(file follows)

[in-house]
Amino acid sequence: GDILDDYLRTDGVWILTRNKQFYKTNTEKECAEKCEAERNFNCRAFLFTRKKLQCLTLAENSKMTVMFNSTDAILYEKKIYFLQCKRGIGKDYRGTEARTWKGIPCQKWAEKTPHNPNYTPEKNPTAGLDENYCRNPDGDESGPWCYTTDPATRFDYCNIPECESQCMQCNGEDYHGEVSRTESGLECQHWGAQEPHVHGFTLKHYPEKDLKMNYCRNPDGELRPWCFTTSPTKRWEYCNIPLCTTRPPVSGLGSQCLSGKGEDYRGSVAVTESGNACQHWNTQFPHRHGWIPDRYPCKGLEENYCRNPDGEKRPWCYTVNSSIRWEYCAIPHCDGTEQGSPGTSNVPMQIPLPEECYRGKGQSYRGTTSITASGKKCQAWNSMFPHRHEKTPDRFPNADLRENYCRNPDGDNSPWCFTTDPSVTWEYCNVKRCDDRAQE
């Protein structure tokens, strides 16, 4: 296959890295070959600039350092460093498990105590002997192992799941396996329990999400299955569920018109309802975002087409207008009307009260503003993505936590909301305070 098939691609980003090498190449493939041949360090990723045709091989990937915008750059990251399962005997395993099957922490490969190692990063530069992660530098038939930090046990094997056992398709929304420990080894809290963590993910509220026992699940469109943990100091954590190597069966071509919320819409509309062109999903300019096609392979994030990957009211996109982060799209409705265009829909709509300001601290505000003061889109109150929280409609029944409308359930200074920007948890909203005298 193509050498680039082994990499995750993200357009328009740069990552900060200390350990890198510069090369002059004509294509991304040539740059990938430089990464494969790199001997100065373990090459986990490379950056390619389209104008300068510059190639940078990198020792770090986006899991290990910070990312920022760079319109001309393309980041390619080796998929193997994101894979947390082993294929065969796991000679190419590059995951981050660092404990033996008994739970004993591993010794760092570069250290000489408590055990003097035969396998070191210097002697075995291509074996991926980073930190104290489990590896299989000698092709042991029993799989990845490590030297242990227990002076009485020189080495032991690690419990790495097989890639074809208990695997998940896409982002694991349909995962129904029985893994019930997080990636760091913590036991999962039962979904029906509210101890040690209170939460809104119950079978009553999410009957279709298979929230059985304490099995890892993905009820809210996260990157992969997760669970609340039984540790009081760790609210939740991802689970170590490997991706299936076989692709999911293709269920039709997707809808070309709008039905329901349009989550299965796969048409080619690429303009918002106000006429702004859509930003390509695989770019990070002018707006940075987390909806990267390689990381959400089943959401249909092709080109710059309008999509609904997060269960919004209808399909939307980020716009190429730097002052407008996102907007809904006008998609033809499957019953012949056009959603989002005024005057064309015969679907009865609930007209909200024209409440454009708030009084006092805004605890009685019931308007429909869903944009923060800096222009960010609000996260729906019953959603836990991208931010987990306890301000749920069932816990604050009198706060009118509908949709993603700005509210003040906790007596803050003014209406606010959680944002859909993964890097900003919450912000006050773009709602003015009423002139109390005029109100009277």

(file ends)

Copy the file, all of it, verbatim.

[in-house]
Amino acid sequence: GDILDDYLRTDGVWILTRNKQFYKTNTEKECAEKCEAERNFNCRAFLFTRKKLQCLTLAENSKMTVMFNSTDAILYEKKIYFLQCKRGIGKDYRGTEARTWKGIPCQKWAEKTPHNPNYTPEKNPTAGLDENYCRNPDGDESGPWCYTTDPATRFDYCNIPECESQCMQCNGEDYHGEVSRTESGLECQHWGAQEPHVHGFTLKHYPEKDLKMNYCRNPDGELRPWCFTTSPTKRWEYCNIPLCTTRPPVSGLGSQCLSGKGEDYRGSVAVTESGNACQHWNTQFPHRHGWIPDRYPCKGLEENYCRNPDGEKRPWCYTVNSSIRWEYCAIPHCDGTEQGSPGTSNVPMQIPLPEECYRGKGQSYRGTTSITASGKKCQAWNSMFPHRHEKTPDRFPNADLRENYCRNPDGDNSPWCFTTDPSVTWEYCNVKRCDDRAQE
């Protein structure tokens, strides 16, 4: 296959890295070959600039350092460093498990105590002997192992799941396996329990999400299955569920018109309802975002087409207008009307009260503003993505936590909301305070 098939691609980003090498190449493939041949360090990723045709091989990937915008750059990251399962005997395993099957922490490969190692990063530069992660530098038939930090046990094997056992398709929304420990080894809290963590993910509220026992699940469109943990100091954590190597069966071509919320819409509309062109999903300019096609392979994030990957009211996109982060799209409705265009829909709509300001601290505000003061889109109150929280409609029944409308359930200074920007948890909203005298 193509050498680039082994990499995750993200357009328009740069990552900060200390350990890198510069090369002059004509294509991304040539740059990938430089990464494969790199001997100065373990090459986990490379950056390619389209104008300068510059190639940078990198020792770090986006899991290990910070990312920022760079319109001309393309980041390619080796998929193997994101894979947390082993294929065969796991000679190419590059995951981050660092404990033996008994739970004993591993010794760092570069250290000489408590055990003097035969396998070191210097002697075995291509074996991926980073930190104290489990590896299989000698092709042991029993799989990845490590030297242990227990002076009485020189080495032991690690419990790495097989890639074809208990695997998940896409982002694991349909995962129904029985893994019930997080990636760091913590036991999962039962979904029906509210101890040690209170939460809104119950079978009553999410009957279709298979929230059985304490099995890892993905009820809210996260990157992969997760669970609340039984540790009081760790609210939740991802689970170590490997991706299936076989692709999911293709269920039709997707809808070309709008039905329901349009989550299965796969048409080619690429303009918002106000006429702004859509930003390509695989770019990070002018707006940075987390909806990267390689990381959400089943959401249909092709080109710059309008999509609904997060269960919004209808399909939307980020716009190429730097002052407008996102907007809904006008998609033809499957019953012949056009959603989002005024005057064309015969679907009865609930007209909200024209409440454009708030009084006092805004605890009685019931308007429909869903944009923060800096222009960010609000996260729906019953959603836990991208931010987990306890301000749920069932816990604050009198706060009118509908949709993603700005509210003040906790007596803050003014209406606010959680944002859909993964890097900003919450912000006050773009709602003015009423002139109390005029109100009277």